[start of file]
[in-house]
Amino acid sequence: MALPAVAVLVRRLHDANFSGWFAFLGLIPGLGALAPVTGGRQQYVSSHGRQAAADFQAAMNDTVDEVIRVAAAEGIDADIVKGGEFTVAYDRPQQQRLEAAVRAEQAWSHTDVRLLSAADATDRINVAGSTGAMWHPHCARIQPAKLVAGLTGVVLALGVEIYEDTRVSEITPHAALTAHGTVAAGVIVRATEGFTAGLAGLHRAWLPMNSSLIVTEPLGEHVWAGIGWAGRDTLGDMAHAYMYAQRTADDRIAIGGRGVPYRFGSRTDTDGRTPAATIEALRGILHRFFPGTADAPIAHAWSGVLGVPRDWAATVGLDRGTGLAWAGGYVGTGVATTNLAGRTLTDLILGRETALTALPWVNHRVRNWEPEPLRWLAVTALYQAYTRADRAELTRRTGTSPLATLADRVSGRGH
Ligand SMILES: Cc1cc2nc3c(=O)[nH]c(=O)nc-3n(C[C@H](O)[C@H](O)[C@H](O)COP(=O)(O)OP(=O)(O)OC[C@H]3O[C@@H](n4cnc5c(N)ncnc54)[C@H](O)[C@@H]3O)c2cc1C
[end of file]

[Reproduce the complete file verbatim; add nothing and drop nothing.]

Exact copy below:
[in-house]
Amino acid sequence: MALPAVAVLVRRLHDANFSGWFAFLGLIPGLGALAPVTGGRQQYVSSHGRQAAADFQAAMNDTVDEVIRVAAAEGIDADIVKGGEFTVAYDRPQQQRLEAAVRAEQAWSHTDVRLLSAADATDRINVAGSTGAMWHPHCARIQPAKLVAGLTGVVLALGVEIYEDTRVSEITPHAALTAHGTVAAGVIVRATEGFTAGLAGLHRAWLPMNSSLIVTEPLGEHVWAGIGWAGRDTLGDMAHAYMYAQRTADDRIAIGGRGVPYRFGSRTDTDGRTPAATIEALRGILHRFFPGTADAPIAHAWSGVLGVPRDWAATVGLDRGTGLAWAGGYVGTGVATTNLAGRTLTDLILGRETALTALPWVNHRVRNWEPEPLRWLAVTALYQAYTRADRAELTRRTGTSPLATLADRVSGRGH
Ligand SMILES: Cc1cc2nc3c(=O)[nH]c(=O)nc-3n(C[C@H](O)[C@H](O)[C@H](O)COP(=O)(O)OP(=O)(O)OC[C@H]3O[C@@H](n4cnc5c(N)ncnc54)[C@H](O)[C@@H]3O)c2cc1C